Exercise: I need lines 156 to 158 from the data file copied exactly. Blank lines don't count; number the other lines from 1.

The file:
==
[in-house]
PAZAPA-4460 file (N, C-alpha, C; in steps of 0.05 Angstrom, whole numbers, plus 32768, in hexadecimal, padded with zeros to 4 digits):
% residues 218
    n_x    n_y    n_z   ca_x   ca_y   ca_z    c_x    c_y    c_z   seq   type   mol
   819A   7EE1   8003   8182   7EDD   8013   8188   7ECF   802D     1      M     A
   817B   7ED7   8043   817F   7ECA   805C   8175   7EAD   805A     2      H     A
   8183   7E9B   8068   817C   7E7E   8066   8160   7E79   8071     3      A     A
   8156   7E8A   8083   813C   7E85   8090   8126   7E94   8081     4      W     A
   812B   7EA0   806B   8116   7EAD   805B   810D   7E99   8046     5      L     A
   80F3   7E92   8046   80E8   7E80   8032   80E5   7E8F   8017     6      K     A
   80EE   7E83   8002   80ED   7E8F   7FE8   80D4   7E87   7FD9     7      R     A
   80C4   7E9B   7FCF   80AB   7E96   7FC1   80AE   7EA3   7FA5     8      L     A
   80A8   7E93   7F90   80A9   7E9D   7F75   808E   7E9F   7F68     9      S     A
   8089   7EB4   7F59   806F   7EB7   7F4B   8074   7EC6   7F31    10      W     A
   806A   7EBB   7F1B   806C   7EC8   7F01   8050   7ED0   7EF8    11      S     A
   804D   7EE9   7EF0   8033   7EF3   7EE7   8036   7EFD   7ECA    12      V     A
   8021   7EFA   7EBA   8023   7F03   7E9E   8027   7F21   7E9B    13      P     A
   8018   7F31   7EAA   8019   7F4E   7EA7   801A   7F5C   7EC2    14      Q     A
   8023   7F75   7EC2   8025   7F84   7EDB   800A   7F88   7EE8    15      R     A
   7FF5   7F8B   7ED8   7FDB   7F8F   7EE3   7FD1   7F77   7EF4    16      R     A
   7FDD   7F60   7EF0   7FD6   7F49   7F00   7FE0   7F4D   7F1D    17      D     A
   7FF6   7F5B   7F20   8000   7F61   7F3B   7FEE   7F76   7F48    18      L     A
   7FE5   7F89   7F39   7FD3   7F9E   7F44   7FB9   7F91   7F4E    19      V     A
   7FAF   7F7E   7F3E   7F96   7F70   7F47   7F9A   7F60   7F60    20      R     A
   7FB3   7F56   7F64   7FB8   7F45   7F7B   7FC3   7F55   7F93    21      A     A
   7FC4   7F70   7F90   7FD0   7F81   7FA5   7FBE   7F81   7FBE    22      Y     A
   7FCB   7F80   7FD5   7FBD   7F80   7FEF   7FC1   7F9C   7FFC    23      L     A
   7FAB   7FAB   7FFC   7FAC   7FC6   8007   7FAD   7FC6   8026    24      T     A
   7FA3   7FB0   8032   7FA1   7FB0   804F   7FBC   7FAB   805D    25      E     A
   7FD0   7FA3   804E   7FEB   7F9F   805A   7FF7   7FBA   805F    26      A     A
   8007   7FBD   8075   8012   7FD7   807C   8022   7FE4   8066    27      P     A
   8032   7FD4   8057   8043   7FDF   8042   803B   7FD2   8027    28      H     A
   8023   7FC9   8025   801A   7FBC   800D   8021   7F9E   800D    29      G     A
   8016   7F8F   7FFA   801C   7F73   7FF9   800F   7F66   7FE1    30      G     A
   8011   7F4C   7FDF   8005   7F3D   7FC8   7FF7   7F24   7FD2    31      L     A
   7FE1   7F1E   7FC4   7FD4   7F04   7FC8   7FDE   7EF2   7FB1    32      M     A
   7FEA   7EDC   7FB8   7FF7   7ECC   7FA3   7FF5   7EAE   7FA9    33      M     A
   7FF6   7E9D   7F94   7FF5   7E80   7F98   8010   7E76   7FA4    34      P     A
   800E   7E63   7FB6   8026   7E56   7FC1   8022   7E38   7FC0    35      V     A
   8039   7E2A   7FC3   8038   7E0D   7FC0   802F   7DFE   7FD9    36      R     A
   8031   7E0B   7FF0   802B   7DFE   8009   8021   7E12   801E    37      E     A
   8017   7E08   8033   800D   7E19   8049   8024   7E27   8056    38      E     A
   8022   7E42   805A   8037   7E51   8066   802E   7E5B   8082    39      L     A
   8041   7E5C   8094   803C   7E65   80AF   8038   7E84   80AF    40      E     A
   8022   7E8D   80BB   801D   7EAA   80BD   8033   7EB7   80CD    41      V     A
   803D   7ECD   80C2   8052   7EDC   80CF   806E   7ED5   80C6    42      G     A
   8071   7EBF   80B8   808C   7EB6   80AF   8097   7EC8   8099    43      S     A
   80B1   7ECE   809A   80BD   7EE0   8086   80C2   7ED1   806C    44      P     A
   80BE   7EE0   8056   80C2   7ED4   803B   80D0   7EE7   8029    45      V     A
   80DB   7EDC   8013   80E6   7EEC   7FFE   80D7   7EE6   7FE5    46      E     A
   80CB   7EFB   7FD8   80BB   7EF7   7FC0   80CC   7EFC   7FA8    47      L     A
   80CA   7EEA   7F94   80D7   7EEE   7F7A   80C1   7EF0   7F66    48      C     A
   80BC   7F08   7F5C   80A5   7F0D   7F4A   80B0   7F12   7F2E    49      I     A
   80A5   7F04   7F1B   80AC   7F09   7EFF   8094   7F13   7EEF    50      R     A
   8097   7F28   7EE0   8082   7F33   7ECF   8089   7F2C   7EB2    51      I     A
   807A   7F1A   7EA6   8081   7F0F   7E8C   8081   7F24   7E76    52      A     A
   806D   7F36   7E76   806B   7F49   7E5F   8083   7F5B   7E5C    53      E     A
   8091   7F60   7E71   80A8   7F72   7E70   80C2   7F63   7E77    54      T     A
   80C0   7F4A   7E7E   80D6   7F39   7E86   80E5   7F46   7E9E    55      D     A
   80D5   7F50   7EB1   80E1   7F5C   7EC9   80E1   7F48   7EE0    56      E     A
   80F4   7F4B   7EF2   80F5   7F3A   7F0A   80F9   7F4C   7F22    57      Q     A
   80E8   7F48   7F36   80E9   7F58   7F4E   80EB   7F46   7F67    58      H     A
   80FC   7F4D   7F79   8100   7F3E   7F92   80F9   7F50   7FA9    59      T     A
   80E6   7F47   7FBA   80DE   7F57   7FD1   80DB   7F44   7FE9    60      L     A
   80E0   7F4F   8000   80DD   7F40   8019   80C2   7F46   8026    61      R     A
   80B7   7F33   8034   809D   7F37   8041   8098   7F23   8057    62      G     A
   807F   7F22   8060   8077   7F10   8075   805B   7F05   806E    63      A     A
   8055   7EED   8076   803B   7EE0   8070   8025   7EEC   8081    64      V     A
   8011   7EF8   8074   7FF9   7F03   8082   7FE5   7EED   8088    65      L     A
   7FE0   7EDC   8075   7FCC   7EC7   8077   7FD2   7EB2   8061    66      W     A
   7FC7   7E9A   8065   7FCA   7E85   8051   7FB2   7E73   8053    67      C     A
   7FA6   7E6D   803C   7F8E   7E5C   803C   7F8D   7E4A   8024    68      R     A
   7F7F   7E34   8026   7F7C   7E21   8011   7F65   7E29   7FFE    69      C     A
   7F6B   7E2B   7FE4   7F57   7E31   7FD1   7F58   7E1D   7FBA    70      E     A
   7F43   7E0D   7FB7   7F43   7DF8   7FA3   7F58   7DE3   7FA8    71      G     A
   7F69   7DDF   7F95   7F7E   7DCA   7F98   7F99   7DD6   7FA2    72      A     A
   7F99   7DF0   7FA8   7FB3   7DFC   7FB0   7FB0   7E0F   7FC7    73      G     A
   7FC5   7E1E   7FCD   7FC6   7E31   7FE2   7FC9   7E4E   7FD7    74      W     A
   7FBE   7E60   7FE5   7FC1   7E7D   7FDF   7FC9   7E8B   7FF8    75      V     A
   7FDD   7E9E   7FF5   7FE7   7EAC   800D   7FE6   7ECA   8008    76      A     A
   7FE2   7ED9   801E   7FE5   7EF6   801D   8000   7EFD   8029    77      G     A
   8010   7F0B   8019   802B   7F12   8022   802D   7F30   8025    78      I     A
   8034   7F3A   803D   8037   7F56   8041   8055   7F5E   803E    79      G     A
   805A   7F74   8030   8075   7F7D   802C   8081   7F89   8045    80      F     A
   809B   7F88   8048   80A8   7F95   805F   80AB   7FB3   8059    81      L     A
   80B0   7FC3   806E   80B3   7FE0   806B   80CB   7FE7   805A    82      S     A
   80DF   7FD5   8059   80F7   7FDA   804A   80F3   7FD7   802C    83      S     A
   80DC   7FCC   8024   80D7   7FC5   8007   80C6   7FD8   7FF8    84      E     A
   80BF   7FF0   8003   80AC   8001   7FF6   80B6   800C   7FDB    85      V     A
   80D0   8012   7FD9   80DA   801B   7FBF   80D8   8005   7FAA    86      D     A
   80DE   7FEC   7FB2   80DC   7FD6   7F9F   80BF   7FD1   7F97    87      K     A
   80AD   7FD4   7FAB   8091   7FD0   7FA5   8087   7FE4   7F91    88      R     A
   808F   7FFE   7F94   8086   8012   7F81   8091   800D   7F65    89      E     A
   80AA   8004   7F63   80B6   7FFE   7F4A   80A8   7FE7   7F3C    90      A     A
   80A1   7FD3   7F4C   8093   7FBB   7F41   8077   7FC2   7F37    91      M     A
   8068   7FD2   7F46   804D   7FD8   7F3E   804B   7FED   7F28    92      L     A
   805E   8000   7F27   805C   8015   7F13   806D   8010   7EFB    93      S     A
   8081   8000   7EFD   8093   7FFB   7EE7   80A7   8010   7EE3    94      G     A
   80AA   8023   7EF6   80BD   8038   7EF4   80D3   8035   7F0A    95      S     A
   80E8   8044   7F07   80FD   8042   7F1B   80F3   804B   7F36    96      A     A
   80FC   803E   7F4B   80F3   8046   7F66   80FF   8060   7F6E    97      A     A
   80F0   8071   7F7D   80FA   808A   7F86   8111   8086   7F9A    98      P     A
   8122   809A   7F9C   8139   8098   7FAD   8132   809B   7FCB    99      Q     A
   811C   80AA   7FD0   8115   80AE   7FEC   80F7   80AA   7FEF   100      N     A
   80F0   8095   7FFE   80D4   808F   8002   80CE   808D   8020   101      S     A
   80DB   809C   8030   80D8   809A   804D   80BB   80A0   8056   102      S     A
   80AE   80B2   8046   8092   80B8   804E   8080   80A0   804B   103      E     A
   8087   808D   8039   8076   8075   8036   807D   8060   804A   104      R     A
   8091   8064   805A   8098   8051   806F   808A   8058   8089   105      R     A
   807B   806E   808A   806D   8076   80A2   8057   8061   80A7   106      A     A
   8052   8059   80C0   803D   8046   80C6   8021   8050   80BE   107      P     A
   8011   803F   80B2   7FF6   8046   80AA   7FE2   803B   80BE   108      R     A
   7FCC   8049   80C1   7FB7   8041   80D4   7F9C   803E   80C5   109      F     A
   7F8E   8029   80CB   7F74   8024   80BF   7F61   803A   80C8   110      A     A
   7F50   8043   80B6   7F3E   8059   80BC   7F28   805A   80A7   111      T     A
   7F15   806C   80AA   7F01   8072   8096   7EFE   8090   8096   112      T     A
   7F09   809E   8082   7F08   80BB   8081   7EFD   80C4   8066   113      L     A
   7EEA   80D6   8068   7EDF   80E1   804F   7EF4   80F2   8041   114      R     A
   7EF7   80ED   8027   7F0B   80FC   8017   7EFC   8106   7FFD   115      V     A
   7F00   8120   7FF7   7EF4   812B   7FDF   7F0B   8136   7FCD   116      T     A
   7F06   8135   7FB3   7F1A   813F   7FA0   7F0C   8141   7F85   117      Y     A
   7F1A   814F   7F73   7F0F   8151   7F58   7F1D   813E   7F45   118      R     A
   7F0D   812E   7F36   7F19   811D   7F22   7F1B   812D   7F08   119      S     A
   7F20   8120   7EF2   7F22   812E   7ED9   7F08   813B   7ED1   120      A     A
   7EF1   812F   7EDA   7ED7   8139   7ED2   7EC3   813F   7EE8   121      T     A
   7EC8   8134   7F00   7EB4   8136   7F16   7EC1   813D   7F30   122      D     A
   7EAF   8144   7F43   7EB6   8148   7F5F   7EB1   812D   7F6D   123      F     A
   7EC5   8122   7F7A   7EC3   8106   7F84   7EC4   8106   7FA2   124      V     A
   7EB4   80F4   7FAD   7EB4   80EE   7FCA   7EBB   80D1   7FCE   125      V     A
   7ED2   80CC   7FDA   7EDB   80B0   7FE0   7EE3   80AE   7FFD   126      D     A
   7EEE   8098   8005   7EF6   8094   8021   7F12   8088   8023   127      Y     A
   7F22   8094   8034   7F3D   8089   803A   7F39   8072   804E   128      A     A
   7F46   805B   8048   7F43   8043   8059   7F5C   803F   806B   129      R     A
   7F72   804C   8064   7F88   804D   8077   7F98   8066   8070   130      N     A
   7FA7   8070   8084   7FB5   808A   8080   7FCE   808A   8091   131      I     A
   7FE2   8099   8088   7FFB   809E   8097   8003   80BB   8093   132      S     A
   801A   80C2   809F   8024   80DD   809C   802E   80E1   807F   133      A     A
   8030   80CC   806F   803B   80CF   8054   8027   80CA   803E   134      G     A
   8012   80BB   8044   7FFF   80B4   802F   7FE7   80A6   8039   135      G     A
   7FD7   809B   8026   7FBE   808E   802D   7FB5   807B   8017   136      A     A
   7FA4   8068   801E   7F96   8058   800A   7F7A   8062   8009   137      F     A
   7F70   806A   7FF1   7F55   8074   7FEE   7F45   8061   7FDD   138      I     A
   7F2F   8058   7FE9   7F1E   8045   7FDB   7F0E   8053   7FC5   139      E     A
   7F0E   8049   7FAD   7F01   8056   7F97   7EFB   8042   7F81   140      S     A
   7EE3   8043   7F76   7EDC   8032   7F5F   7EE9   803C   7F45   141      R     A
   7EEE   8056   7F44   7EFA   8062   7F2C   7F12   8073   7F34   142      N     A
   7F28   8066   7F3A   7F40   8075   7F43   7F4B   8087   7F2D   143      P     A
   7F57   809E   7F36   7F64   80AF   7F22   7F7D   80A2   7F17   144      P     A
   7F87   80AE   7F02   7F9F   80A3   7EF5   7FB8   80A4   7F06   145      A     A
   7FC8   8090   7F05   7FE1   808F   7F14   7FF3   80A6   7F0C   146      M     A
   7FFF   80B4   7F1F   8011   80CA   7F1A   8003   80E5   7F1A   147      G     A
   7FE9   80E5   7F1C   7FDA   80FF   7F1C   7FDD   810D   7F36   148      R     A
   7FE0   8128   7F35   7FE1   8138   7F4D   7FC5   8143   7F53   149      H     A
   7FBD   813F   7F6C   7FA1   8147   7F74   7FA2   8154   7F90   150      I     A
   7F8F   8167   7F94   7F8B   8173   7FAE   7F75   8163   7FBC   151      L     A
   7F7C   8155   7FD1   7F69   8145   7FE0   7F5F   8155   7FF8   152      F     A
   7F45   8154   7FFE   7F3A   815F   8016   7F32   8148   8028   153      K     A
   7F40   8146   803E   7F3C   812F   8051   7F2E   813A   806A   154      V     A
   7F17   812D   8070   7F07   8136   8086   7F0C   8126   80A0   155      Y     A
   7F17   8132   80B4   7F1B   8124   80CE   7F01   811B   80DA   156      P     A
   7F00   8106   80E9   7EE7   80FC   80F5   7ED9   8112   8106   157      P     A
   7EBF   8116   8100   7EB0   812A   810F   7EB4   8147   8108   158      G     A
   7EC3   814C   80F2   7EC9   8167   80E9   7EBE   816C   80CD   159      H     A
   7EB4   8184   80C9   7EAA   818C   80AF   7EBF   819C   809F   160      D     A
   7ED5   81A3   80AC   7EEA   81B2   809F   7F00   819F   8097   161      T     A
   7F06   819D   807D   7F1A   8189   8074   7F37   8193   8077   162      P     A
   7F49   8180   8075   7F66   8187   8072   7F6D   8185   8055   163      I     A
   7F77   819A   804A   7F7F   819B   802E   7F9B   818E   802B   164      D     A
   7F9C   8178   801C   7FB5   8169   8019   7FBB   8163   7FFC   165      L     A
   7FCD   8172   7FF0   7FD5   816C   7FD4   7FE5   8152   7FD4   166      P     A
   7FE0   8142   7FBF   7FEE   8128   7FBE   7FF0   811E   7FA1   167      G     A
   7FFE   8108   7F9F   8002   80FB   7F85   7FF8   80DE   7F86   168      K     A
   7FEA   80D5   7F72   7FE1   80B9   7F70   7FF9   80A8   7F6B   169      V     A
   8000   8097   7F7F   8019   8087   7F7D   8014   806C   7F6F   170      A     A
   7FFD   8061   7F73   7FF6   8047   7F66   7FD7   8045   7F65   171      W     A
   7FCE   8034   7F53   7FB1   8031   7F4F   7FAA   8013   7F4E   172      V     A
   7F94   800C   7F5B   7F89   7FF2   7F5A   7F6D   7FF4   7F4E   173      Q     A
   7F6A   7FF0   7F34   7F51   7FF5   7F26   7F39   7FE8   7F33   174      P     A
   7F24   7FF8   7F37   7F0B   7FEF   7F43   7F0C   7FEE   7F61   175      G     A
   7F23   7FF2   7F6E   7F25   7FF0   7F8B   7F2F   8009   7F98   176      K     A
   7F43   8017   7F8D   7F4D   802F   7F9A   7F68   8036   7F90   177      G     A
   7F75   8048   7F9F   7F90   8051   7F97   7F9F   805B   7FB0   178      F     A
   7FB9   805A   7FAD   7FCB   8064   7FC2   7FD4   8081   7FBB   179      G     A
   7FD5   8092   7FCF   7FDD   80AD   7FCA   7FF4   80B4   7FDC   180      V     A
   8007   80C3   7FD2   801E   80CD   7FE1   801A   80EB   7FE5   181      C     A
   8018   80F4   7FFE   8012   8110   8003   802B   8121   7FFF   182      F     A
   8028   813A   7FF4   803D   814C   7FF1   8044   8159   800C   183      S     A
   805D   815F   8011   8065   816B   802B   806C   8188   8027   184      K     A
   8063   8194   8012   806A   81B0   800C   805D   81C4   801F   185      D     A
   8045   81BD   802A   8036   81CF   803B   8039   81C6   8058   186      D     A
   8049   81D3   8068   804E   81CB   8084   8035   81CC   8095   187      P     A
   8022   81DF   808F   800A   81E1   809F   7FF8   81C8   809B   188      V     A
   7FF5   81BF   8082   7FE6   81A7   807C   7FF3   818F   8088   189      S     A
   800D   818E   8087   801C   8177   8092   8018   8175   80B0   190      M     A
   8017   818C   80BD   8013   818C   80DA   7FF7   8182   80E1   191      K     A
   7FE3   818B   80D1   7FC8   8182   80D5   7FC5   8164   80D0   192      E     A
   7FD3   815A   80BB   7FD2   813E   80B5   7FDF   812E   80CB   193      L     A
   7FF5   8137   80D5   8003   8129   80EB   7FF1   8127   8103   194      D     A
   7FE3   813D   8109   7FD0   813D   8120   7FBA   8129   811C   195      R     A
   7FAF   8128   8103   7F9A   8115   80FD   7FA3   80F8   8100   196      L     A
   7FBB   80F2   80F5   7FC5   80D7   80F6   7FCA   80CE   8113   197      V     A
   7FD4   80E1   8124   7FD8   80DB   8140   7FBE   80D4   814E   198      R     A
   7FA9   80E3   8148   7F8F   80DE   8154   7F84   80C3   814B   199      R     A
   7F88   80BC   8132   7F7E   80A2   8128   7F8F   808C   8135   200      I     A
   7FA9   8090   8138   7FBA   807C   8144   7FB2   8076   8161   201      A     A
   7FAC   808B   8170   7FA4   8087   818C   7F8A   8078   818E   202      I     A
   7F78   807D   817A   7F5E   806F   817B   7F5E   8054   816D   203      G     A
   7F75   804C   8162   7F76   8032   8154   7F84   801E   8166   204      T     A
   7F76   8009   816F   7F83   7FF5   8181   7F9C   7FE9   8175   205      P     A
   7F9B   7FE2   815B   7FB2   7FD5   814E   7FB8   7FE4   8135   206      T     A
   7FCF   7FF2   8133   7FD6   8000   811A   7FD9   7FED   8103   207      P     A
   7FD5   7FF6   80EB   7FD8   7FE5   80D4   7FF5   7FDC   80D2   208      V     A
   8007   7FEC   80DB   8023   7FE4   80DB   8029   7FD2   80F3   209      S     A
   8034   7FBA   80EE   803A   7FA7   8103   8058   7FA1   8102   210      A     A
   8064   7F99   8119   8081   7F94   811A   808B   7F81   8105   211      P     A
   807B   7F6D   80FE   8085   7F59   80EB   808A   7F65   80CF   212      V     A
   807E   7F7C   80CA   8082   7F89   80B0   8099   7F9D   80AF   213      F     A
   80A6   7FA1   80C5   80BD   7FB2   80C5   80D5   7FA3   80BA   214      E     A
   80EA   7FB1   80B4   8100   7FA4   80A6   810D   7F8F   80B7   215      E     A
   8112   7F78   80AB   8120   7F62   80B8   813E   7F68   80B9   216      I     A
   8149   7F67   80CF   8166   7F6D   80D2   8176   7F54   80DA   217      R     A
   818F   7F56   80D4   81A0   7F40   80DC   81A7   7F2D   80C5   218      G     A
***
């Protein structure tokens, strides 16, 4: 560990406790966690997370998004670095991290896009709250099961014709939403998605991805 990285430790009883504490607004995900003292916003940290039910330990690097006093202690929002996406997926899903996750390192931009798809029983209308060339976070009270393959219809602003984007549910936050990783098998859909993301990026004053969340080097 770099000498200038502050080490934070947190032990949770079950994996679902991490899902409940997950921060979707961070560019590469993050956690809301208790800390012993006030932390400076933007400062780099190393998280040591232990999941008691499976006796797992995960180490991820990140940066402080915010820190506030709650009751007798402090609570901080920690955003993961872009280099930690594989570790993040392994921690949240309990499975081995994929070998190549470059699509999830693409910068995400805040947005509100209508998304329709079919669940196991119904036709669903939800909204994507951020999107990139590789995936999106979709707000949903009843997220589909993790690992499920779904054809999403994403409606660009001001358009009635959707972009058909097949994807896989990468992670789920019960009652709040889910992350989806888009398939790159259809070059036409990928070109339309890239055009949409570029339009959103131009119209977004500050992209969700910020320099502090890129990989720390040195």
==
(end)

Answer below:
   7F7C   8155   7FD1   7F69   8145   7FE0   7F5F   8155   7FF8   152      F     A
   7F45   8154   7FFE   7F3A   815F   8016   7F32   8148   8028   153      K     A
   7F40   8146   803E   7F3C   812F   8051   7F2E   813A   806A   154      V     A